I think you are confused here. Consider representing angular momentum as a vector. I assume you know how to do this?

    The rightmost gyroscope, rotating around the x axis, will have an angular momentum vector that points along the x axis. For definiteness, say that it points to the right. The leftmost gyroscope, rotating around the x axis, then has an angular momentum vector that points to the left.

    Now, when we apply a torque to rotate the assembly around the z axis, the system rotates just the same when the gryos are spinning as when they are not.

    We can see that the spin of the gyroscopes has no effect, because the angular momentum vectors of the two gyroscpes cancel each other out, so the angular momentum of the entire system, whichis the sum of the angular momentum of all its parts. is not affected by whether or not the gyroscopes are spinning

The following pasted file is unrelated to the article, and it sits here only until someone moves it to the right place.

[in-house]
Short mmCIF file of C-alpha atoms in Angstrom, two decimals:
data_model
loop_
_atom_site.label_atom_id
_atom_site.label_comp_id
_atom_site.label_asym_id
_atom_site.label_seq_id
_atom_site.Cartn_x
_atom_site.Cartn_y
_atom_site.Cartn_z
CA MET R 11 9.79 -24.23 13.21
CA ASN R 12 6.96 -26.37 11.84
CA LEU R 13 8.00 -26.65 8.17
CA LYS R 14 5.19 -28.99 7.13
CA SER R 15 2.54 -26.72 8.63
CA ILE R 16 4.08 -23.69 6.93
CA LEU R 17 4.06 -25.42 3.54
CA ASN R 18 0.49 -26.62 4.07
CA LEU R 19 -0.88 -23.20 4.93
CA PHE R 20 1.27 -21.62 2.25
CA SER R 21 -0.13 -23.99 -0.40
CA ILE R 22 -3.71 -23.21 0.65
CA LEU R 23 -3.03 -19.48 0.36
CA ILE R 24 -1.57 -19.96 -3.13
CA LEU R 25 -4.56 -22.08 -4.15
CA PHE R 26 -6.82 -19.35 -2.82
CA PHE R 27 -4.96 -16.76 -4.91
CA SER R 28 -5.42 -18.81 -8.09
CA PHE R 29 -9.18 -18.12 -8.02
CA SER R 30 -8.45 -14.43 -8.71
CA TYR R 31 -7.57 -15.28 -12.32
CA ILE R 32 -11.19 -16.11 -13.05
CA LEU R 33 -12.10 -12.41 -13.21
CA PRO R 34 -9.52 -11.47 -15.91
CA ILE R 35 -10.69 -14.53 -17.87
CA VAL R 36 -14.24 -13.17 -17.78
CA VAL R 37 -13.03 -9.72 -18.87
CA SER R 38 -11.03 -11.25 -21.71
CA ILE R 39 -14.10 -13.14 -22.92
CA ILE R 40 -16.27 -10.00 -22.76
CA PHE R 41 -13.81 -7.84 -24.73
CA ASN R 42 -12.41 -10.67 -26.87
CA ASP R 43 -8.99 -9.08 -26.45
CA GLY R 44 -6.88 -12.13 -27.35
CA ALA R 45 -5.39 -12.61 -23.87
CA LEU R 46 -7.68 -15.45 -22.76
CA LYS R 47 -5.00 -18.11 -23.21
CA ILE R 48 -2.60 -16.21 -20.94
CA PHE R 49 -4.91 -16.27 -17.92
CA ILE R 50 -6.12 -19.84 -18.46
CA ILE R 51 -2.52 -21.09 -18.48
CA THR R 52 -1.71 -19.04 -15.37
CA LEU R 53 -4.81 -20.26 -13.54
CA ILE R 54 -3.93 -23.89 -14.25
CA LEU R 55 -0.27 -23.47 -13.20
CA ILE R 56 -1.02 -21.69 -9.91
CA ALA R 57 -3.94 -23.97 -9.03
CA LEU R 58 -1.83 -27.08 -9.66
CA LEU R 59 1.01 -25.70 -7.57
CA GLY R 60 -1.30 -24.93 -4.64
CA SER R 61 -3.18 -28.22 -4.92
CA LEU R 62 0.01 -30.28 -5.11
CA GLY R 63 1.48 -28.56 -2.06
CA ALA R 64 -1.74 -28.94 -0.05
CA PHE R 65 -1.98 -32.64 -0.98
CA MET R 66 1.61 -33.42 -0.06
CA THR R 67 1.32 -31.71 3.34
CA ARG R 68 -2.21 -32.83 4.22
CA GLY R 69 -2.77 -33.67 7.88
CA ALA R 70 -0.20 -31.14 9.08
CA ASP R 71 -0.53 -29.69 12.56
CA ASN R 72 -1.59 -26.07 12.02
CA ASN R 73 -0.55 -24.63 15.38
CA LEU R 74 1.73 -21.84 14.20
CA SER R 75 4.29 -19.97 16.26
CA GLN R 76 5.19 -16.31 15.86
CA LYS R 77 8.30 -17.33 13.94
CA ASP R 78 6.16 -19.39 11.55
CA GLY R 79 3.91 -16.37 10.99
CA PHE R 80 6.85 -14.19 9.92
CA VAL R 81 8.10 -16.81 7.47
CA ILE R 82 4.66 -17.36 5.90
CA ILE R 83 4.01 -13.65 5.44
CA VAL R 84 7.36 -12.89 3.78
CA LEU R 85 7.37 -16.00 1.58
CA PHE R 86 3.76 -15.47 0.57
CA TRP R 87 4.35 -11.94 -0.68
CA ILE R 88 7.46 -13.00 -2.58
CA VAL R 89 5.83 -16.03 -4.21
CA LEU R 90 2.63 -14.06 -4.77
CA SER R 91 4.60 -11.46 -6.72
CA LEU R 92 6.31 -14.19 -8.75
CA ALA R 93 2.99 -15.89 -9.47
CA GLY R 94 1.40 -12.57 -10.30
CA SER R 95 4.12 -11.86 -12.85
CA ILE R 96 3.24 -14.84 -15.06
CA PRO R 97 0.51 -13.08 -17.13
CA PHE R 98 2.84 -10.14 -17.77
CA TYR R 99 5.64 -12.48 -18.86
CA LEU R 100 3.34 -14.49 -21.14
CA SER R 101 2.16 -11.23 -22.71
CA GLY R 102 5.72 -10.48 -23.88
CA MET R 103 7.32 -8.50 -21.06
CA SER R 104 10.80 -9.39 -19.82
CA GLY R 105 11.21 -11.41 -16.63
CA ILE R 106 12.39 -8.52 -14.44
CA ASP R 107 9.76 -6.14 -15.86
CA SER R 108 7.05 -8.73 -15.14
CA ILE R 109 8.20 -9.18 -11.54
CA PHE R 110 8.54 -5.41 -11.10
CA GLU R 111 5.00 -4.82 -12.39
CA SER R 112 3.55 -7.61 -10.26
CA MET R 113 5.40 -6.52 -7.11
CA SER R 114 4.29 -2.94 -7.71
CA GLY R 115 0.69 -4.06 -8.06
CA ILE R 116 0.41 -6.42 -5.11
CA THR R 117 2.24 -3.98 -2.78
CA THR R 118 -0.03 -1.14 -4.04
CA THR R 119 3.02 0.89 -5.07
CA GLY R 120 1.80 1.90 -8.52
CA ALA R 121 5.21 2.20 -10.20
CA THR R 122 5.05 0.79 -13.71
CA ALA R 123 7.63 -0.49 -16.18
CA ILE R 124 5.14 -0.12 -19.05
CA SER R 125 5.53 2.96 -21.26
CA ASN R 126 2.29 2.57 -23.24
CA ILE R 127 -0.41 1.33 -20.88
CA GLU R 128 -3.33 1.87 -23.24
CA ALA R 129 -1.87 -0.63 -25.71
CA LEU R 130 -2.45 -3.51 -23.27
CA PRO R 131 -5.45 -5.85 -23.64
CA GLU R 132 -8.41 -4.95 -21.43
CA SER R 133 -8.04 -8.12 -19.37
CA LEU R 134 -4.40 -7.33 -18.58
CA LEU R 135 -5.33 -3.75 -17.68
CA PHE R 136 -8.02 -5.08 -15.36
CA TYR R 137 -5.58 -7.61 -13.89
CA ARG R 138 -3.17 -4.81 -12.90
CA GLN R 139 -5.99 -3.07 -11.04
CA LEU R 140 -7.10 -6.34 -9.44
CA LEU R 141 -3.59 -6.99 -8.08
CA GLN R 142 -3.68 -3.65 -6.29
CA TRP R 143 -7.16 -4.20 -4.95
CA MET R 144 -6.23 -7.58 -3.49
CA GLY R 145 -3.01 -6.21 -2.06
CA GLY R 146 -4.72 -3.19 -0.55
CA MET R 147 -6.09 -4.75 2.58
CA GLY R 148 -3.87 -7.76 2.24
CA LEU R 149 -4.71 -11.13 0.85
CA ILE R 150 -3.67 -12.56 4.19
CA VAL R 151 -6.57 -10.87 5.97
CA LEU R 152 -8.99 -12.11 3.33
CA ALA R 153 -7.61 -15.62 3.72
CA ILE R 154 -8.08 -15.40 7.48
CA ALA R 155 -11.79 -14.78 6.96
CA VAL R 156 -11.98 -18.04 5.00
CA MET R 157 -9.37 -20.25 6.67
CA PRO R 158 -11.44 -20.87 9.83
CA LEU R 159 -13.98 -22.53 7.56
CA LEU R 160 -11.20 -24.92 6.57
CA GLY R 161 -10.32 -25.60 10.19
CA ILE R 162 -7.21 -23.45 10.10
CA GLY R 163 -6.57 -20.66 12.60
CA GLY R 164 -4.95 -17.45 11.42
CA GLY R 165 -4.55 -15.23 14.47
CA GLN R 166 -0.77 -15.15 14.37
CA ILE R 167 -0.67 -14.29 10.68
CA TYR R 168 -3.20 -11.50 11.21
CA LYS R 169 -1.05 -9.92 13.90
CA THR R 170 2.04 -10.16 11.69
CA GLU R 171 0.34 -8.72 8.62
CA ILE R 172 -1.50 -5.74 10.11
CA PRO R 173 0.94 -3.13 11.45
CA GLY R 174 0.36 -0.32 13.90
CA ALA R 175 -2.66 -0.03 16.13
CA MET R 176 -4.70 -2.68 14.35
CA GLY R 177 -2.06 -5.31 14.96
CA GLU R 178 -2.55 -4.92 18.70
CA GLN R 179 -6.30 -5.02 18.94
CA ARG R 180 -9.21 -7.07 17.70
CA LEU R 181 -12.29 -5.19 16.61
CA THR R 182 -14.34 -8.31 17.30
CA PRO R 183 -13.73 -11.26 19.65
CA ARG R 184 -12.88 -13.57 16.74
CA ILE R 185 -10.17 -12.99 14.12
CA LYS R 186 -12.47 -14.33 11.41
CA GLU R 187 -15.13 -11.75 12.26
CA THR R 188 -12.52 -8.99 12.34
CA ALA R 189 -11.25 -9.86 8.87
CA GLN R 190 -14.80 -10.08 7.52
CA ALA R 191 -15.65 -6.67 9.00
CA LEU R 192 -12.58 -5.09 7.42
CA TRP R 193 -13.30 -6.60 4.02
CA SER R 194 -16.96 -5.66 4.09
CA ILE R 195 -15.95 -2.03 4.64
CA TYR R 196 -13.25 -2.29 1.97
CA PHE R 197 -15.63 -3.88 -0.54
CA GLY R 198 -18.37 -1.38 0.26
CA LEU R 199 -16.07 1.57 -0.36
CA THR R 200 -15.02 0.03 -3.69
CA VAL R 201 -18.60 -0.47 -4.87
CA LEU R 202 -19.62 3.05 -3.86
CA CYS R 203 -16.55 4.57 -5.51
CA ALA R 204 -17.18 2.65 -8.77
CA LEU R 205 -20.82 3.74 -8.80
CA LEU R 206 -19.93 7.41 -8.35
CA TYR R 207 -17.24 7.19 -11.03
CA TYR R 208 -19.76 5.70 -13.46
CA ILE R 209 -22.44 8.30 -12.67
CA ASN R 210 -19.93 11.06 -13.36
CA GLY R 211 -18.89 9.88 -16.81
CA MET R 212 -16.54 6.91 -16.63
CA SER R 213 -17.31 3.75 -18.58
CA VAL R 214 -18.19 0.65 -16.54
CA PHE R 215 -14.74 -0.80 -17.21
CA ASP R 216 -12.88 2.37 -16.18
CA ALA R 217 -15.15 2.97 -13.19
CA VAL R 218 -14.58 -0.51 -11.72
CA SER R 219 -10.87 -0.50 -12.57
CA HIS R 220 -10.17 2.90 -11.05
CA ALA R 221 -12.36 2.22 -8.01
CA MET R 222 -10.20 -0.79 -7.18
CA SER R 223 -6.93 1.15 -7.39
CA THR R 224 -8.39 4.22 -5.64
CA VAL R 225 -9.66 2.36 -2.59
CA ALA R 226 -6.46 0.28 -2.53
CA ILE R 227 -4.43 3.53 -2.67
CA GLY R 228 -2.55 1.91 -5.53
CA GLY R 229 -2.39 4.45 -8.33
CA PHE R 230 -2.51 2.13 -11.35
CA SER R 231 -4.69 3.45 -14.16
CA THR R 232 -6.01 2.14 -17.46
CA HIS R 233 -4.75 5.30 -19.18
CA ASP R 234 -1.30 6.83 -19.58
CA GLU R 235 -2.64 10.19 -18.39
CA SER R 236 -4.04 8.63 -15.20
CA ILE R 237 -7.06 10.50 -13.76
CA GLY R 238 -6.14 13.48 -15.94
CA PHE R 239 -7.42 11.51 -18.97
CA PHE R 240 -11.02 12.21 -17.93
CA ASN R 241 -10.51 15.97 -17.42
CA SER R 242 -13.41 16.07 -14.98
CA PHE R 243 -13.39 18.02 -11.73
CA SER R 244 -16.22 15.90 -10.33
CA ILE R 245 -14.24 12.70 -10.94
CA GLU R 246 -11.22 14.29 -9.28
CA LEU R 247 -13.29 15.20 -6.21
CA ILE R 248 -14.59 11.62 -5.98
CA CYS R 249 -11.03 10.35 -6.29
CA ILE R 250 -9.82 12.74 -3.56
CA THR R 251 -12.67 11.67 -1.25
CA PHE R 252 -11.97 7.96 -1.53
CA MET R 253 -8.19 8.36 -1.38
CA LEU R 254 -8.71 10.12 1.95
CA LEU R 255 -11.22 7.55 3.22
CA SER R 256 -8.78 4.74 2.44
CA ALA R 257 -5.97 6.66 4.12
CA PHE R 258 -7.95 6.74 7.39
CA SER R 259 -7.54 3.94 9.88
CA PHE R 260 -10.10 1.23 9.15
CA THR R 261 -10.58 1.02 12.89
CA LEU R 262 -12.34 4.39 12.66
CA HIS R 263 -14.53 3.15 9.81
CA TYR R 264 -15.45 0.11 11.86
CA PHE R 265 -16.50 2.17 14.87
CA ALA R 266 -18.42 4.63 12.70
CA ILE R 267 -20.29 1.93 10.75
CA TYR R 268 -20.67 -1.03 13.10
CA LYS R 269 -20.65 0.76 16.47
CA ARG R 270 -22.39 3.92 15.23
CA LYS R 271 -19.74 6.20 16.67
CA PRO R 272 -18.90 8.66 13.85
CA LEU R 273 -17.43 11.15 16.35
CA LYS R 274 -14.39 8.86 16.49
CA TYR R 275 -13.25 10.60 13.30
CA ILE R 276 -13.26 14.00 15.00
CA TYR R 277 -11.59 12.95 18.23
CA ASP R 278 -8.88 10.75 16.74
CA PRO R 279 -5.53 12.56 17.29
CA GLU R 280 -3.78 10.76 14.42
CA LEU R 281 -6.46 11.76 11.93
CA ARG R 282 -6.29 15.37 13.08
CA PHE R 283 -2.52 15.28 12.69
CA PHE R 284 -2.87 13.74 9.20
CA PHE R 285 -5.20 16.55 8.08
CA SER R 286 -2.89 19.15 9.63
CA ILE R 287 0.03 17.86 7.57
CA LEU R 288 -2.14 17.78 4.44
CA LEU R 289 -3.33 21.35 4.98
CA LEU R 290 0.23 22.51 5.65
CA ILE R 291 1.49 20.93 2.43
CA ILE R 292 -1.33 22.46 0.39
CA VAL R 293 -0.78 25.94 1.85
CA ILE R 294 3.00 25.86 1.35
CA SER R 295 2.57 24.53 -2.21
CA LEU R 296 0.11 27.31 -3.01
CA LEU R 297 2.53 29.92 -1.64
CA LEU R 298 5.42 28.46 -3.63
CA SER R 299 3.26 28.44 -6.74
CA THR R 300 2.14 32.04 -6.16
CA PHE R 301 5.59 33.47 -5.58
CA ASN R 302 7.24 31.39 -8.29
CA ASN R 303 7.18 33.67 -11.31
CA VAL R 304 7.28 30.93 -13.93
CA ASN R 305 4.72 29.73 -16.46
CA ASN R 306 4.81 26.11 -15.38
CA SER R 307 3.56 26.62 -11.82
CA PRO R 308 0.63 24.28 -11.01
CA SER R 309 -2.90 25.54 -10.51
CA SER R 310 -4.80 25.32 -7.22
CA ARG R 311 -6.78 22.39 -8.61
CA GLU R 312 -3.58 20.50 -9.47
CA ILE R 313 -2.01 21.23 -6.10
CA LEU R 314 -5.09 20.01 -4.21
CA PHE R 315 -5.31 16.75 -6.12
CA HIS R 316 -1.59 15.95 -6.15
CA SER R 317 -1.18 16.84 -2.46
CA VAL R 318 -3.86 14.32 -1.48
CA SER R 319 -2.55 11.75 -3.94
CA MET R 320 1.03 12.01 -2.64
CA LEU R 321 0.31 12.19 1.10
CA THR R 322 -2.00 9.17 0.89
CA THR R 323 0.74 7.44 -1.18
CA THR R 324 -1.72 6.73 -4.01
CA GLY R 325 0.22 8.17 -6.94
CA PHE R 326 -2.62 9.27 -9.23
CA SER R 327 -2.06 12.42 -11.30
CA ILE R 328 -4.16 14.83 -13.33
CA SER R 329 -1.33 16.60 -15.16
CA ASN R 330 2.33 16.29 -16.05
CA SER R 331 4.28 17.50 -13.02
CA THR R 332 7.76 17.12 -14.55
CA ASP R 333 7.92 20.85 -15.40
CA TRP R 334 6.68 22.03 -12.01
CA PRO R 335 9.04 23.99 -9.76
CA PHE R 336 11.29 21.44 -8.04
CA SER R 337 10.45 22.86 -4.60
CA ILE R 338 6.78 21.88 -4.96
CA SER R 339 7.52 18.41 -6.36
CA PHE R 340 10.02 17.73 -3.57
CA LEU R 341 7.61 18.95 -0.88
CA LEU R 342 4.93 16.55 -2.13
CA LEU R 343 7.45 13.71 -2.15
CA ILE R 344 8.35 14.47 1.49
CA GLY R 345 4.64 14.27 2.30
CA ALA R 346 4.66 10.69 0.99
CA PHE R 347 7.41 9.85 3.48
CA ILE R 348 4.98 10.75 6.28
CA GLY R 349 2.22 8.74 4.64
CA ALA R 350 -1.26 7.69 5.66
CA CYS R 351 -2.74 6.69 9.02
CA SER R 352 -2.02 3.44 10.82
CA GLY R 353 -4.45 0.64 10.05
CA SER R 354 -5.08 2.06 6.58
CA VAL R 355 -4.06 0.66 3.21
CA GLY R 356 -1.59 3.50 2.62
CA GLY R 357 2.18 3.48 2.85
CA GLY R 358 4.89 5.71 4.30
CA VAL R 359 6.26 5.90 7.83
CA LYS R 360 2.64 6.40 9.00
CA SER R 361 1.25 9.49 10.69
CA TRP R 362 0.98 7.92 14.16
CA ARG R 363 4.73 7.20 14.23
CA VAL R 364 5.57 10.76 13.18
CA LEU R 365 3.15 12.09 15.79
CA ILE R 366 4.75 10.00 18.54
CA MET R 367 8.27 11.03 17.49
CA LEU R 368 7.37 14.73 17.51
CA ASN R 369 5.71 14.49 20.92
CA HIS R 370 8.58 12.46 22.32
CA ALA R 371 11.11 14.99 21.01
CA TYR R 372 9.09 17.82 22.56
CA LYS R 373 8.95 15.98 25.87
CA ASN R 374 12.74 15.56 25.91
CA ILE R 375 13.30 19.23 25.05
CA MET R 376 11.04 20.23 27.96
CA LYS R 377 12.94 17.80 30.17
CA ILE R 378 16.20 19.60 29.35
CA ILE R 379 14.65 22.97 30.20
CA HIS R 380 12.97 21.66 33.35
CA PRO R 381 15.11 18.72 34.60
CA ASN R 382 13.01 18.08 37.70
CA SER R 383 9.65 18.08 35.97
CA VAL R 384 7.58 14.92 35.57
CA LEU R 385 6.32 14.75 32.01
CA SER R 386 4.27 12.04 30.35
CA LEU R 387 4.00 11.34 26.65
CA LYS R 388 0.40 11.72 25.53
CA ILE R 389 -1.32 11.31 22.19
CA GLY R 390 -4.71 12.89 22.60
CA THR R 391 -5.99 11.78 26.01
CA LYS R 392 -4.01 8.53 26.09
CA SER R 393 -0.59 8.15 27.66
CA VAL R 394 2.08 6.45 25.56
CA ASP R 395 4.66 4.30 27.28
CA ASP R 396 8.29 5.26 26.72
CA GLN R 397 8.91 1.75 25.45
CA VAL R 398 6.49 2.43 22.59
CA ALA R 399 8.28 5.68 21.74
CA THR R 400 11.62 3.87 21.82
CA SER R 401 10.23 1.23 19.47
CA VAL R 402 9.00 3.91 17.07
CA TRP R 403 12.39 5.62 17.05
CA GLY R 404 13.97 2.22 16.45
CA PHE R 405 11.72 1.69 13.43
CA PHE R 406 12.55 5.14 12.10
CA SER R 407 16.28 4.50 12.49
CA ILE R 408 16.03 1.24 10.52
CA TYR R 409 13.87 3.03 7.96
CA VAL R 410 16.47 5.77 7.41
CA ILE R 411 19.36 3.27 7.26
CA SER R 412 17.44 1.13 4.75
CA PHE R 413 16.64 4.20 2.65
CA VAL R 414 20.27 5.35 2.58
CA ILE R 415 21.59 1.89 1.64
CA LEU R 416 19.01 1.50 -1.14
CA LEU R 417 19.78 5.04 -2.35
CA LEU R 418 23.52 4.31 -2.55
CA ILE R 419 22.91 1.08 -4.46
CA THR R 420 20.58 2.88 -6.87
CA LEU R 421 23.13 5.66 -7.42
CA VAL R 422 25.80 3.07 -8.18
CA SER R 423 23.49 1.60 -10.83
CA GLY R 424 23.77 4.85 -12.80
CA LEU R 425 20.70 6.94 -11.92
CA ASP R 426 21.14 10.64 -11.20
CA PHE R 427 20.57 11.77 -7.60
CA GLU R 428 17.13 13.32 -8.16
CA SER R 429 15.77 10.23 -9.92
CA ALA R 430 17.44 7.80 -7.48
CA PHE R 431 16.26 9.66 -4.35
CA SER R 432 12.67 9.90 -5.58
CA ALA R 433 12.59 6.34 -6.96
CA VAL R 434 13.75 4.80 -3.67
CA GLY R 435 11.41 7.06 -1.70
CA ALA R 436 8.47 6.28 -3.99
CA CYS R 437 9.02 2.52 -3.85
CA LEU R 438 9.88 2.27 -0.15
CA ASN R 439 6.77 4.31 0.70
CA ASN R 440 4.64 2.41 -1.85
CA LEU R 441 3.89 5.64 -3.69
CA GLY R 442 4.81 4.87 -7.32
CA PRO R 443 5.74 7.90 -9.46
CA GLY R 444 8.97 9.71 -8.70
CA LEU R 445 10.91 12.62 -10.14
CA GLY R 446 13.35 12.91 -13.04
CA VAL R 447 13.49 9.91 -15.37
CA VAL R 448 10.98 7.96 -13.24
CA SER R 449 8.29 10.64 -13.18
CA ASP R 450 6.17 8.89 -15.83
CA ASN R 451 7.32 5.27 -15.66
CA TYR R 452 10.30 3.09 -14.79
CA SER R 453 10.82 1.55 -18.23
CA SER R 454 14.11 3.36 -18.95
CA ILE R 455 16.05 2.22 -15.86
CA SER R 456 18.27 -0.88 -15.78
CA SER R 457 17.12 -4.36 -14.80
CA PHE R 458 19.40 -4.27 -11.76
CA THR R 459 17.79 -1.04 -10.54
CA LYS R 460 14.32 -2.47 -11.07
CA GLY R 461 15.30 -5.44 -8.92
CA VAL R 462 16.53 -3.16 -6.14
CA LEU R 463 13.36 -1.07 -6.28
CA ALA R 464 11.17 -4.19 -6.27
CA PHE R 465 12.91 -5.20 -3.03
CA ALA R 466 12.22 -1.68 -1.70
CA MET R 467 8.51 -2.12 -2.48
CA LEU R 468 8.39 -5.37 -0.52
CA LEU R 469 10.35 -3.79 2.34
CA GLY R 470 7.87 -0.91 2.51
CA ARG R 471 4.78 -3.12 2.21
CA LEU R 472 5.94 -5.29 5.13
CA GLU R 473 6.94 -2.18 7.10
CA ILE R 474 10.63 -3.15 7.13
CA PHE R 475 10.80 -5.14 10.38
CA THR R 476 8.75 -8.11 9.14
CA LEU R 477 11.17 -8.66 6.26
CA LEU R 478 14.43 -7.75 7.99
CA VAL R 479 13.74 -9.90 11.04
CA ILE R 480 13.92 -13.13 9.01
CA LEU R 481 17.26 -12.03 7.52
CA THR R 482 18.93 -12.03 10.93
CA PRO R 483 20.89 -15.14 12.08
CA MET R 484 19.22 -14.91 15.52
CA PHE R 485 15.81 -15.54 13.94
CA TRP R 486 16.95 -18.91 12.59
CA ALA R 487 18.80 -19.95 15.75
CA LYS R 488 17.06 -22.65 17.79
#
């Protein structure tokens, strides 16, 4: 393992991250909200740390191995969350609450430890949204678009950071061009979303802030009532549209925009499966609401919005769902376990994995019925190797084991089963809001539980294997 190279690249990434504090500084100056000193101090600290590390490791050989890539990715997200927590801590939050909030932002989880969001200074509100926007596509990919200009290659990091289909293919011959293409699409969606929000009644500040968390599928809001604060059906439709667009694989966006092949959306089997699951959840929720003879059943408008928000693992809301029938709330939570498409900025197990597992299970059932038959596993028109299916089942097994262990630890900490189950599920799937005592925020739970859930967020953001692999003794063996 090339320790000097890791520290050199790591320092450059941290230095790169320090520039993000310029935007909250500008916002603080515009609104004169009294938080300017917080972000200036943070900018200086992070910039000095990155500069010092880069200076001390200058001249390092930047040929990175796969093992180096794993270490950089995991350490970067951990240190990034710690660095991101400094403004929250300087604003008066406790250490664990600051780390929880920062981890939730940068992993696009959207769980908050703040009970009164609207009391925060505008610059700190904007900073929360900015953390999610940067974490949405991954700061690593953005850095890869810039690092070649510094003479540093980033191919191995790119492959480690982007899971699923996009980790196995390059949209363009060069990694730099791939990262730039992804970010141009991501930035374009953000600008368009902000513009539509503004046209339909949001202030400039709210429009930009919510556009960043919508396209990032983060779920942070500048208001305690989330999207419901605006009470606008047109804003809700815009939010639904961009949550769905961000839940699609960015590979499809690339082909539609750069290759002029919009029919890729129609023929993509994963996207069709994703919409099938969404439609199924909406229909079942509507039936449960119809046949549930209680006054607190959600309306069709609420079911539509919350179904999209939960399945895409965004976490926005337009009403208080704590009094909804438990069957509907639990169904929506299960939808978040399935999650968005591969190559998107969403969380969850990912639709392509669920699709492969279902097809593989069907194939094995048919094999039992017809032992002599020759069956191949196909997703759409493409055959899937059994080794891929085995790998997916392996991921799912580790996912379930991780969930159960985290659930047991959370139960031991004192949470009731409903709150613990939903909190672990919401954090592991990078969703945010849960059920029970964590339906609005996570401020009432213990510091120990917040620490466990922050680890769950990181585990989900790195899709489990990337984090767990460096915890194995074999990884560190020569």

The angular acceleration of the assembly is thus equal to the moment of inertia of the system around the z axis divided by the torque, independntly of whether or not the gyroscpes are spinning or not.

    However, there will be large stresses on the joining rod. These stresses are due to the fact that we must apply a large torque represented as a vector in the 'y' direction on the rightmost gyroscope, and a counterbalancing torque represented by a vector in the 'minus-y' direction on the leftmost gyroscope, in order to shift their axes of rotation. We can see this by drawing the state of the system after it has rotated along the z axis.